I can remember this thing happening before on HTML Giant, at least twice. There was a comment-less winter, recently. I also remember summer 2012 being pretty mellow and quiet. I remember posting about trains and like… annual reports.
Commenters and contributors get periodically underwealmed by the quality of what’s being written. Everyone checks out for a few months.
OK. Great. Rather than try to break this up and inject/ejaculate/energize the comments sections (something I don’t have the ability to do anyways), I’d like to lull HTML Giant into a deep and productive slumber: a lengthy hibernation induced by a lack of engaging or enraging content.
A bit about my week.
For readers who don’t know, which I hope is most, I live in Brooklyn and work in Midtown Manhattan. Sometimes this can be really pleasant and even convenient, but this week the Superbowl is being held in New Jersey and New York City is attempting to ensnare peripheral tourists as well as thick swarm of media that constantly moves through the veins of the city.
I think it’s called “Super Bowl Avenue” or something but is really just this lengthy stretch of Broadway (the lurid and fun diagonal street Dickens called the best in the world, at one point), including all of Times Square, that has been packed with a circus of giant logo-filled screens, satellite trucks, giant foam photo opportunities, military police patty wagons, children’s play areas, and maybe 50% more advertising than would be usual.
I get to walk through it on the way to and from my office, which is a lot like dropping acid for breakfast and dinner 5-days in a row. At this point, I’m able walk in the fetal position.
This morning we awoke to unforgiving gray everything. It was a little warmer, in the 30s, we hoped.
Been taking it easy at work. I might have stomach flu or something. Been feeling like shit, body-wise.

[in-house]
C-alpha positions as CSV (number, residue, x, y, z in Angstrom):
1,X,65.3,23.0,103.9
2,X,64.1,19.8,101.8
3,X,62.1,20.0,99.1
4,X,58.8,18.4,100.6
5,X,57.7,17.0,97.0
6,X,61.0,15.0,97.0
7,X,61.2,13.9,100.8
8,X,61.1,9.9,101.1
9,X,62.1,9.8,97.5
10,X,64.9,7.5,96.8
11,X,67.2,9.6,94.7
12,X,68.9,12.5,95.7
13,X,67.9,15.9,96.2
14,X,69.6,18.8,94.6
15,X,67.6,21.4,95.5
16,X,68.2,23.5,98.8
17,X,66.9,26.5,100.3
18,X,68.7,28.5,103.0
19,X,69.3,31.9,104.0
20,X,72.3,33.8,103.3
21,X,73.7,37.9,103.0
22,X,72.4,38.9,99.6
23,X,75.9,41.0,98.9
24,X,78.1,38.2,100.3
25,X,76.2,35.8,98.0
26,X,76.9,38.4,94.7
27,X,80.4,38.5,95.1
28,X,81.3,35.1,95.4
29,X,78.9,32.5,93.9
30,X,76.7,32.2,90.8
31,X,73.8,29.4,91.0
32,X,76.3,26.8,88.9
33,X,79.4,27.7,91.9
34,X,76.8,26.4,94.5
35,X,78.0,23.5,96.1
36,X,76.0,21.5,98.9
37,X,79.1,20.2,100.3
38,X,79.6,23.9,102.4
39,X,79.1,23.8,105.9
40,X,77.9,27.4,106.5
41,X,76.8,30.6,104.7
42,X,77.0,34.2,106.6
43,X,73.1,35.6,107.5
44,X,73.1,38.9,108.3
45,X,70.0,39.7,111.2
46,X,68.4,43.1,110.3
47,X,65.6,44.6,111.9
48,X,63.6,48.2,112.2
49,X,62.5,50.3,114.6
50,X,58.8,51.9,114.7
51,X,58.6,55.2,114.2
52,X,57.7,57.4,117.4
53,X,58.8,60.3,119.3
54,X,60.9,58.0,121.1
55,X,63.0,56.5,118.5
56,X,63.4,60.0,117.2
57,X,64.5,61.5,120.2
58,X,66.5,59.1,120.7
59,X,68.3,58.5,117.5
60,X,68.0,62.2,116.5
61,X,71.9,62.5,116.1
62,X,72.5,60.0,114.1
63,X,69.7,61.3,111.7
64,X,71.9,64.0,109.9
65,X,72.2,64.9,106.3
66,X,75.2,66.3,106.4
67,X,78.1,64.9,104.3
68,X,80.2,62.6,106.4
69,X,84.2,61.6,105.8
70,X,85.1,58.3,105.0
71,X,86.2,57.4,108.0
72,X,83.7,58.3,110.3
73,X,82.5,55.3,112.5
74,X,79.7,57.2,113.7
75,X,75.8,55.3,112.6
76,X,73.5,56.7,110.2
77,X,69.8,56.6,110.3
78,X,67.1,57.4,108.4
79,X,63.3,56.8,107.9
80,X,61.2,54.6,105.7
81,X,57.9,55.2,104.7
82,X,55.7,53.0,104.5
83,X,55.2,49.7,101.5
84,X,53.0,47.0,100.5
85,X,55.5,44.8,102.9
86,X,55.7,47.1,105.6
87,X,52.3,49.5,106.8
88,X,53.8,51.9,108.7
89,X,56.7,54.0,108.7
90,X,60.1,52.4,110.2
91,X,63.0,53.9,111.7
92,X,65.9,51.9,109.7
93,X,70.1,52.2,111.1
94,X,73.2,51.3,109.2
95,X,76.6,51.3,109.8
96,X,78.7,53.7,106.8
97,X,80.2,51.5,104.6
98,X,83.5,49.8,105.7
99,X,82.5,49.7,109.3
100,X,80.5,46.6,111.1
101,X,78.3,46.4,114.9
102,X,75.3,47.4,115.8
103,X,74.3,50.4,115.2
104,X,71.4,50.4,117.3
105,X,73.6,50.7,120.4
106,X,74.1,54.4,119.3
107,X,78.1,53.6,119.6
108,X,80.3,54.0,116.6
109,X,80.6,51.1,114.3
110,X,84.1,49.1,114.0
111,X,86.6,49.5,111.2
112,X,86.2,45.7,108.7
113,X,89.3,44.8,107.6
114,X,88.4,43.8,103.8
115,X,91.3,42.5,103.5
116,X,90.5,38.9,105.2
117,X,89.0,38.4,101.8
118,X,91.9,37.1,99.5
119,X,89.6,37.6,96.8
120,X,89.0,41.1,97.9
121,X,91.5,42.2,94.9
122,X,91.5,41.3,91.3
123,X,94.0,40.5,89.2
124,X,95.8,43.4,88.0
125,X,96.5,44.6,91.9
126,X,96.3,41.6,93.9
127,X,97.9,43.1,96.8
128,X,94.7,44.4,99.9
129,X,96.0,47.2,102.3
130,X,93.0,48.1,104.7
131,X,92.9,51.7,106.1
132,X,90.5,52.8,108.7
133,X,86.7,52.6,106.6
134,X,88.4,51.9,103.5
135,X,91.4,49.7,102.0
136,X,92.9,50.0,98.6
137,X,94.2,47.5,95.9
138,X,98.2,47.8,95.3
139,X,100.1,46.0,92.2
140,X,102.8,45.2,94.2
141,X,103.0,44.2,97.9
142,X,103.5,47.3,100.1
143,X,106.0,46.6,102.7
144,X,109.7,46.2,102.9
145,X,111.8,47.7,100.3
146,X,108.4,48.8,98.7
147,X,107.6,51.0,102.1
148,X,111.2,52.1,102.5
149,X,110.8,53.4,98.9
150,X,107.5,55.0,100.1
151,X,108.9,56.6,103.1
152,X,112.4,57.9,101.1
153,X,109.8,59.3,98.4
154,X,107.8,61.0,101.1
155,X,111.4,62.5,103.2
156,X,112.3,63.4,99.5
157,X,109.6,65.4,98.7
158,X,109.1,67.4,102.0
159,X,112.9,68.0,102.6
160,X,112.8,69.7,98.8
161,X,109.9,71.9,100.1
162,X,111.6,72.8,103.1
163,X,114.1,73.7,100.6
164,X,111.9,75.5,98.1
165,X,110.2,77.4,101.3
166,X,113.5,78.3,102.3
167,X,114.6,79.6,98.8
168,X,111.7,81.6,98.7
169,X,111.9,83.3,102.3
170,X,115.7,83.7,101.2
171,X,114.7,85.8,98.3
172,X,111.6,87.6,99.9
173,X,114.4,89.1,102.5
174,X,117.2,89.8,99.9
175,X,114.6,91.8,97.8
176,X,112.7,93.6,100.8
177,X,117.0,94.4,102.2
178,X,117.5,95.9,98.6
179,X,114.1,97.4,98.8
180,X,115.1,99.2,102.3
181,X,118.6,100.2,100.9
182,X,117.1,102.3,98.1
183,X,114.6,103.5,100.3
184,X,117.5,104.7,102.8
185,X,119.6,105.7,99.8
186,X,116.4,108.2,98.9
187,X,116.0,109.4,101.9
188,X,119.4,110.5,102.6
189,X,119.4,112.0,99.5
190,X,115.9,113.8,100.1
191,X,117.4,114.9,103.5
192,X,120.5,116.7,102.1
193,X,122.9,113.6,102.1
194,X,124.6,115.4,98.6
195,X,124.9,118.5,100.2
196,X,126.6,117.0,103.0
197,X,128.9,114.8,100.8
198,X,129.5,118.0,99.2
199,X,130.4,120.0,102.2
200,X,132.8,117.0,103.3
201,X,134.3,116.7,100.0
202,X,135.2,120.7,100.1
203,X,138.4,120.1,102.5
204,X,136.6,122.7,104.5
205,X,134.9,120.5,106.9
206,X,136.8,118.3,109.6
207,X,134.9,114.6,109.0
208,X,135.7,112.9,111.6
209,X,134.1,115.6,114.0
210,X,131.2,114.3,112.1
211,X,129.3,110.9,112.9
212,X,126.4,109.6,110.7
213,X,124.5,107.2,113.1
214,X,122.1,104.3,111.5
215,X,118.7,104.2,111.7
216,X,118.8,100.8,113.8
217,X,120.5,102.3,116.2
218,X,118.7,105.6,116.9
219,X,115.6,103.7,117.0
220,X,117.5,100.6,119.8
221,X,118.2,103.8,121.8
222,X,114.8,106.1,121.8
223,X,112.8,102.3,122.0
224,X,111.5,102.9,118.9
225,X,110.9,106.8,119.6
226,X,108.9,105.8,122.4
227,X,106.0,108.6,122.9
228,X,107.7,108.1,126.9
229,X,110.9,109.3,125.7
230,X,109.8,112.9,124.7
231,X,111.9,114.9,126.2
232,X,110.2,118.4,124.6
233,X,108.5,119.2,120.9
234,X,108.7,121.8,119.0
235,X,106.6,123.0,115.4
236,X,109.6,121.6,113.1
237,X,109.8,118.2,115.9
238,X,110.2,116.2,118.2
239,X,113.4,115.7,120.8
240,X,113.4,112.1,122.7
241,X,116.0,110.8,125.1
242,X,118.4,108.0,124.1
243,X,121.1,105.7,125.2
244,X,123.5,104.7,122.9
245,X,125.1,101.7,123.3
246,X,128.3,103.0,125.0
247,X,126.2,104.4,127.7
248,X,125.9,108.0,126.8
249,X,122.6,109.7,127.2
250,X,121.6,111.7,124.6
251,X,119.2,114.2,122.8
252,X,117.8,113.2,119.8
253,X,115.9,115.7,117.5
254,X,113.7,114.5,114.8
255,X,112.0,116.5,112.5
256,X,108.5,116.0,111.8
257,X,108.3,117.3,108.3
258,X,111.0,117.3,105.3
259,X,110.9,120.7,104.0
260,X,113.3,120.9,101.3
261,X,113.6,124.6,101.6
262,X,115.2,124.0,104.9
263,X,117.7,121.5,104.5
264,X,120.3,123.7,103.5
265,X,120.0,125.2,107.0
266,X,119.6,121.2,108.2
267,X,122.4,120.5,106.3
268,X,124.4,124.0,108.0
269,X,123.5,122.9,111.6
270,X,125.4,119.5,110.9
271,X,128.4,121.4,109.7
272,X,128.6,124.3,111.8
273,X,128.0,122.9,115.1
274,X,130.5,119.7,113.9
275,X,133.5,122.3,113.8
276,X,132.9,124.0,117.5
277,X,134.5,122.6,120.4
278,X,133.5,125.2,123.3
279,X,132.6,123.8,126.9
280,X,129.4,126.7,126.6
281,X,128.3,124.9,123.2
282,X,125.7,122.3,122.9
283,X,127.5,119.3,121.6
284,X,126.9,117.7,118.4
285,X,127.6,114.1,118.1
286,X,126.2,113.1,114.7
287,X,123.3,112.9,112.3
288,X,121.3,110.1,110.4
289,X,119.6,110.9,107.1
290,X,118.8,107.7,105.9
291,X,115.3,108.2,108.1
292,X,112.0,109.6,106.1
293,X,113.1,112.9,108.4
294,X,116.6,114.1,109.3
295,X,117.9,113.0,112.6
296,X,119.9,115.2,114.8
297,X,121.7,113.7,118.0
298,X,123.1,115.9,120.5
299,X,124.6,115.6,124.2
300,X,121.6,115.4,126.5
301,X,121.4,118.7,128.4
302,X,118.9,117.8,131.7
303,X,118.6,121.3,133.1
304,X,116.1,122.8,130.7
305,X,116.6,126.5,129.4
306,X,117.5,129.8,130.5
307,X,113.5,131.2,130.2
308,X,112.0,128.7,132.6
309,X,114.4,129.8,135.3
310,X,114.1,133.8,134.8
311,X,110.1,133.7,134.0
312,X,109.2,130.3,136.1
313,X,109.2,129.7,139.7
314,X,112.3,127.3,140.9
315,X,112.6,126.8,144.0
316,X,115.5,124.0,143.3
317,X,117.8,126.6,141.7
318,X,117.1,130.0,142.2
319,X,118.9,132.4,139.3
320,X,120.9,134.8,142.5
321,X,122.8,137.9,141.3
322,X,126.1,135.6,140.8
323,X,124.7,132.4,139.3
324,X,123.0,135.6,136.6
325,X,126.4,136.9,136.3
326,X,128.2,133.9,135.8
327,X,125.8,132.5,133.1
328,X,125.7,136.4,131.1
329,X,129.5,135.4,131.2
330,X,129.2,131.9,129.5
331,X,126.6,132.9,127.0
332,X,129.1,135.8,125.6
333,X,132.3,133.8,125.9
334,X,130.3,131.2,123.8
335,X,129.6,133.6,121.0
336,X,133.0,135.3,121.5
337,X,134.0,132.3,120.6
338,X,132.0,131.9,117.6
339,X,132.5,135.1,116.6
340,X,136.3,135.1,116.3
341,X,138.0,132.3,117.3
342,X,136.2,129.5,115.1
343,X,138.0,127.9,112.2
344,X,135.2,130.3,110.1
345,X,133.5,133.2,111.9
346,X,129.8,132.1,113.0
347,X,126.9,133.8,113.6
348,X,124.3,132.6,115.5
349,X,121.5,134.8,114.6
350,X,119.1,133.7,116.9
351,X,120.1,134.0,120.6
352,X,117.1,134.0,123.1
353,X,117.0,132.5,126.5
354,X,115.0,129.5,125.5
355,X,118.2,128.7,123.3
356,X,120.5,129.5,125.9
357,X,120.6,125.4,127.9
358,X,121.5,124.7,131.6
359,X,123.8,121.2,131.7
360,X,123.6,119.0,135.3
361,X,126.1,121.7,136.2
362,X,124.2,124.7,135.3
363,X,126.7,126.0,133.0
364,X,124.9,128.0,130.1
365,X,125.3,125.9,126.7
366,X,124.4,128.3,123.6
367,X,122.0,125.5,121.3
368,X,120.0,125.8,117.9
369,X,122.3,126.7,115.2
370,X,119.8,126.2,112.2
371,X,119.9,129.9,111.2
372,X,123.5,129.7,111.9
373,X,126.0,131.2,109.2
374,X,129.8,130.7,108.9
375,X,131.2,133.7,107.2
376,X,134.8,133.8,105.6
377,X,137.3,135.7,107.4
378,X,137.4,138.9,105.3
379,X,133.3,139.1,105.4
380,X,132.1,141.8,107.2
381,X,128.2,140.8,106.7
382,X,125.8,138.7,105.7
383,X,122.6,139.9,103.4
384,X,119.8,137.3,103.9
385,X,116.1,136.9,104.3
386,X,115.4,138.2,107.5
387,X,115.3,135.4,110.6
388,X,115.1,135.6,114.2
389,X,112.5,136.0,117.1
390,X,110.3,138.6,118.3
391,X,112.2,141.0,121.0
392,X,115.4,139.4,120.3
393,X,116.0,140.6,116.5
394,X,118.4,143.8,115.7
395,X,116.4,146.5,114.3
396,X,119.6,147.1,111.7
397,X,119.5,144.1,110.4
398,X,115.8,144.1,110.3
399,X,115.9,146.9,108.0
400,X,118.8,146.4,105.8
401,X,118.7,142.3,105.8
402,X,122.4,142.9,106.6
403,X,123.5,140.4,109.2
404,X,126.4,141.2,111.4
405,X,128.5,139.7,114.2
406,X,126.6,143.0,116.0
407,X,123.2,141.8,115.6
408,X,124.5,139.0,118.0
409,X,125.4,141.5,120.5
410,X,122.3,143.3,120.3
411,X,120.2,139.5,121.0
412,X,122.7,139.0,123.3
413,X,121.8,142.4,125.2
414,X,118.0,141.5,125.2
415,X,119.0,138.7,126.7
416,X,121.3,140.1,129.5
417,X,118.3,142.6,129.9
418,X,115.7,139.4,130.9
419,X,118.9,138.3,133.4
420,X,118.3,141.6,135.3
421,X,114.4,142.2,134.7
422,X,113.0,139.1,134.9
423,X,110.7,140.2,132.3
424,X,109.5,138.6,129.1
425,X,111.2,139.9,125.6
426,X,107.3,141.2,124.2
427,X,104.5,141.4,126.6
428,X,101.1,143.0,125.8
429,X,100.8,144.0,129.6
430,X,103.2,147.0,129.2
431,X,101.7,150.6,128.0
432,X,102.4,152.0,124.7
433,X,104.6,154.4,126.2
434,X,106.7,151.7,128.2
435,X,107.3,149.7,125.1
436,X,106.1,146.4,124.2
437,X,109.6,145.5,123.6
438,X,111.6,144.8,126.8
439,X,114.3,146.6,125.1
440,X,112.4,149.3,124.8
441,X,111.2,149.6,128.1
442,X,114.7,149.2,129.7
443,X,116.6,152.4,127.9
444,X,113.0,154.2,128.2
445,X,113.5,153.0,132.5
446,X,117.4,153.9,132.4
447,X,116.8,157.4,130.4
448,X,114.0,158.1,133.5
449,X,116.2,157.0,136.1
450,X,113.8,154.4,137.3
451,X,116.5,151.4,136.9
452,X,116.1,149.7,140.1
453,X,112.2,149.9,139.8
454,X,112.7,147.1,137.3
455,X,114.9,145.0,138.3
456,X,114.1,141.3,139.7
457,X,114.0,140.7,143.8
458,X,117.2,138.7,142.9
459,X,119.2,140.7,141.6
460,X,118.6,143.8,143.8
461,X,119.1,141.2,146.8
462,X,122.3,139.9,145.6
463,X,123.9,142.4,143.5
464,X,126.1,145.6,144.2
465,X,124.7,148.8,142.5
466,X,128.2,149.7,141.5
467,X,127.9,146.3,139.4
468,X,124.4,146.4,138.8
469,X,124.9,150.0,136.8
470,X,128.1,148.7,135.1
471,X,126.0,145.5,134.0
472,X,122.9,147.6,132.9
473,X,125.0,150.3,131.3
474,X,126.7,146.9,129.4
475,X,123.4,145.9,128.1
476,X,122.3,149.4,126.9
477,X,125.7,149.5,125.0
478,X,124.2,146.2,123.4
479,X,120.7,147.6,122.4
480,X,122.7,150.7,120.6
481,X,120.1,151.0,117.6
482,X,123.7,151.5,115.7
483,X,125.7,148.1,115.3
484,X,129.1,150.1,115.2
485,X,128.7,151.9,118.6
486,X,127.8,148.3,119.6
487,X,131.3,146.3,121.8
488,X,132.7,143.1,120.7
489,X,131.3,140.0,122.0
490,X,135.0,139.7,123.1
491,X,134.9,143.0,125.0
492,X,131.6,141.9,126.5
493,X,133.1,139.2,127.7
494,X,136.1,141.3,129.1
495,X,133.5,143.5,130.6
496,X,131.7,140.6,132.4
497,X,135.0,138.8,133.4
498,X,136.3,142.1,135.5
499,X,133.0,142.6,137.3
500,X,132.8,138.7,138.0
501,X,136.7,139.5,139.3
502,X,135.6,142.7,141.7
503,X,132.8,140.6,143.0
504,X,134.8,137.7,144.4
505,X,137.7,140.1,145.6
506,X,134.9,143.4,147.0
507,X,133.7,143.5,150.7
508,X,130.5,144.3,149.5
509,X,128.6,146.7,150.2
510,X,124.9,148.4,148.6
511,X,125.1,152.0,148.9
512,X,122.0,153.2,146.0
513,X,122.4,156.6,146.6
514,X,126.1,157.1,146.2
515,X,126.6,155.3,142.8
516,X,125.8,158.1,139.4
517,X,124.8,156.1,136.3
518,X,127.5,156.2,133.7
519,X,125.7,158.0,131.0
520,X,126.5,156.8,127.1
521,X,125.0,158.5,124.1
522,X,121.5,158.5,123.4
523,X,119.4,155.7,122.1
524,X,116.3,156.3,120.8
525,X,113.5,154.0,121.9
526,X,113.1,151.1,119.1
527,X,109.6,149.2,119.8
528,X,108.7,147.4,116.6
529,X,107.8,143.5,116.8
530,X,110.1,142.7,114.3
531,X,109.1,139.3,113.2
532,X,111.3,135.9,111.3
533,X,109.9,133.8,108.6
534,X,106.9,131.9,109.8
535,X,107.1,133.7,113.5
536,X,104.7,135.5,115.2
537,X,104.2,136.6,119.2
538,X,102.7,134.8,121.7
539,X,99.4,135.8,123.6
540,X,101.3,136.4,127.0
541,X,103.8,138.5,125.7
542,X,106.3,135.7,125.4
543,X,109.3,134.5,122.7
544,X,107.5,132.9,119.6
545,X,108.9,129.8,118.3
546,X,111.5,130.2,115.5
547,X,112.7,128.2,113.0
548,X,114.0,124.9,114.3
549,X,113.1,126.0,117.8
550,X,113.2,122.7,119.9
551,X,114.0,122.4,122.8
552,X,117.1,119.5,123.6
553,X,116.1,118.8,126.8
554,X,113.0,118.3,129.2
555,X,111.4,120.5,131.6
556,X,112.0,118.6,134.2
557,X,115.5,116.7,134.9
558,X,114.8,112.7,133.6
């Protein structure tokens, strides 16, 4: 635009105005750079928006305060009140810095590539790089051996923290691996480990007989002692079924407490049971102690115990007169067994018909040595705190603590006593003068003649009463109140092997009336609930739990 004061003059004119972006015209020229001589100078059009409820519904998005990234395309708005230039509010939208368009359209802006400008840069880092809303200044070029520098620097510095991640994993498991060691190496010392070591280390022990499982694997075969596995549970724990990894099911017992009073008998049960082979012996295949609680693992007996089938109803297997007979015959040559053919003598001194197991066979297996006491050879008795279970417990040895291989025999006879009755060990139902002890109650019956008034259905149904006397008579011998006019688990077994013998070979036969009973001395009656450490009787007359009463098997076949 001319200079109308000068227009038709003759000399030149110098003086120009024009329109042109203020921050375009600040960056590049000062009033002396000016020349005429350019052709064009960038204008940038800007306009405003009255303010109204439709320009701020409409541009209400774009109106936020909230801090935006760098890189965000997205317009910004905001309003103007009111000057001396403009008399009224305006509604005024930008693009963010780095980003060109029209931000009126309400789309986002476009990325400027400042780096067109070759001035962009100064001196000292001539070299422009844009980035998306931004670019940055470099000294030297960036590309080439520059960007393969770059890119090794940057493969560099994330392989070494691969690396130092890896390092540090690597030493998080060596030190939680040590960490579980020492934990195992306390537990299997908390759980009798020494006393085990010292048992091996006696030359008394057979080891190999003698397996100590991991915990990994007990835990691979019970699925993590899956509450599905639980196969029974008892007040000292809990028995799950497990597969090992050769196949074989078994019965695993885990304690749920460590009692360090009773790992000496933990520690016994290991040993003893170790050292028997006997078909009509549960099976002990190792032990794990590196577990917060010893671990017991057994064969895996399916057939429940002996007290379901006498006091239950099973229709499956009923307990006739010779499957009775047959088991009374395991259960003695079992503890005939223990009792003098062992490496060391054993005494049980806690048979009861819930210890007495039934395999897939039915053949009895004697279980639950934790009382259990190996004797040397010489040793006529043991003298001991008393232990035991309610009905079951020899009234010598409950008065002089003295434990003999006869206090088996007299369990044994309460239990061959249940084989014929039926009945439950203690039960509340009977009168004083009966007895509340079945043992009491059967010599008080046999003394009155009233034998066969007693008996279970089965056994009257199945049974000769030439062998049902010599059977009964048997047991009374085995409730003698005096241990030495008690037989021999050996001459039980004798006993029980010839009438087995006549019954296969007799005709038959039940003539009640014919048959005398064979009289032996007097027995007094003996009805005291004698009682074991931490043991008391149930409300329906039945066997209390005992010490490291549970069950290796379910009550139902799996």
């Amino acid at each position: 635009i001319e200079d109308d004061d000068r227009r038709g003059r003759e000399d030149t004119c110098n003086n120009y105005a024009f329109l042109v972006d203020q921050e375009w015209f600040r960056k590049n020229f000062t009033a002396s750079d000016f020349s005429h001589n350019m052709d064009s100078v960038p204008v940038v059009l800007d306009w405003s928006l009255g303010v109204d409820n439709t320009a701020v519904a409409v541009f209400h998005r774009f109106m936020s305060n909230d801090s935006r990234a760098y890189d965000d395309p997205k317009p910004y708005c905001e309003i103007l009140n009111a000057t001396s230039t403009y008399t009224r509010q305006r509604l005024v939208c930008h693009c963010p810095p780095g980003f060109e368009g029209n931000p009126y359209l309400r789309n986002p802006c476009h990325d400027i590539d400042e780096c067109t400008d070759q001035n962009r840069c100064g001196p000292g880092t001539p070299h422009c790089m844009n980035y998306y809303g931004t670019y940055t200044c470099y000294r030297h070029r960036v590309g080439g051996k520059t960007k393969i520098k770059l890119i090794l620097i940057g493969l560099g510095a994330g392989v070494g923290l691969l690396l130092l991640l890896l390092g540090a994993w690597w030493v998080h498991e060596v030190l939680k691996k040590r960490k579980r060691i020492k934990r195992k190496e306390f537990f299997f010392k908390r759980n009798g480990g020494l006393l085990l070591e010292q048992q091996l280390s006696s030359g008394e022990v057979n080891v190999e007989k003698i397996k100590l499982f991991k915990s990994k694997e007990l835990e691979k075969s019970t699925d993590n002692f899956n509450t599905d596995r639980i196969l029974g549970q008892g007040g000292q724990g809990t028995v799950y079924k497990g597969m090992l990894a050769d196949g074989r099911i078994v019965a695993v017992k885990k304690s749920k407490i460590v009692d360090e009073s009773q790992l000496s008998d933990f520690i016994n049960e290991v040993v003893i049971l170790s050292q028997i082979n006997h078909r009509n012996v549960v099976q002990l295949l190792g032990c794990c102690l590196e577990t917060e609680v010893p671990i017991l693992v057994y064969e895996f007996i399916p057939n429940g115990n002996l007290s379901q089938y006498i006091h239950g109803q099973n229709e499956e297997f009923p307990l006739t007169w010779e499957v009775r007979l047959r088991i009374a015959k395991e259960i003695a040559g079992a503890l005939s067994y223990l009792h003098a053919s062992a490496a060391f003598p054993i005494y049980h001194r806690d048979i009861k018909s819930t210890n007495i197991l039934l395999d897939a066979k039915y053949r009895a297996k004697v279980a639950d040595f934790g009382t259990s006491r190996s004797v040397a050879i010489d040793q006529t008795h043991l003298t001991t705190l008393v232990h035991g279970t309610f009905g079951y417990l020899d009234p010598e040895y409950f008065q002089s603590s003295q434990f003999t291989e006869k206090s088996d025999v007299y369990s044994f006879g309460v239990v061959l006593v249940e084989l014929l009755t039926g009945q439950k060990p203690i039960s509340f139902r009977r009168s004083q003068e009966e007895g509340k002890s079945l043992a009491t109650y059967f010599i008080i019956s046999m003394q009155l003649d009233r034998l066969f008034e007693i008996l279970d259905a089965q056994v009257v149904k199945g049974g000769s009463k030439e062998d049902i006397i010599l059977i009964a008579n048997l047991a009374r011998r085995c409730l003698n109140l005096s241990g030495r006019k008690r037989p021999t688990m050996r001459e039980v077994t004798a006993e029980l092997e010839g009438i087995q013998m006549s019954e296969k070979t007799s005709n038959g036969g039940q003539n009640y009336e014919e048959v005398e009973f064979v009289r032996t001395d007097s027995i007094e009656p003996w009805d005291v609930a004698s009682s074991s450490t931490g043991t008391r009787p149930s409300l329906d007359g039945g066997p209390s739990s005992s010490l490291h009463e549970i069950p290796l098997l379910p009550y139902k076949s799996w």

Last night, I watched The Hunger Games and cried. Never cried about anything written on this website.
So, I hope you like the Super Bowl, if you plan to watch.
It’s a lot like a Hunger Games, except that everyone dies at like… 50 instead of like.. 17. Oh and I guess it’s all-volunteer, instead of just one person volunteering. I wonder if the world would be more or less violent without the institutional application and transmission of national blood sports?
Today, I’m sort of feeling like blood sports are releasing more tension than causing… who knows.
Heard somebody say, in the last few days, that football is like a war that is possible to win: a grand national delusion of a win-able war. I keep turning that one over again on the room-tempurature BBQ of my mind. I was never personally aware of a war that was won.
At least literature is like… a war that everyone knows they will lose. That’s good.
I’ve been afternoon-dreaming about beaches and swimming pools.
I’ve been trying to remember the center of sleep.
the mix I stuck my bridges together with
That first line is beautiful & on one level it seems a sort of how-I-wrote-my-book-and-so-can-you! treatise by Girondo. They are the last 4 lines of In the Moremarrow‘s first poem, The Mix
A dovetail is a joint formed by two pieces whose respective notches are made one for the other, in alternating fashion, so they conveniently fit. Here, the dovetails are undone, & instead we have for example soulmortar, an unlikely union of the ethereal intangible but vital, with the crushed inert material. Which, in creation myths, sounds like the soul blown into dust to animate a person. Perhaps, then, this is not so foreign. It is more primordial marrow. The mix seems to refer, then, to this poetics of uniting the disjointed, of mending broken ligaments, & the “bridges” are the compound words themselves, the neologistic portmanteaus
It is hard to say what stubborn female couplings refers to. Maybe something about the male poet accepting his anima, that female part of him that is stubbornly there but his machismo stubbornly rejects. This is a reach, as psychoanalysis is a reach. The “ex-she” seems to support it, & the several later poems’ repeated references to the ego seem to support it, & the erotics of “the mix” seem to support it, but it still feels like conjecture
Every left page gives the original Spanish version of the poem, and the right page holds the translation. I notice the Spanish helps. The original version of that first line is two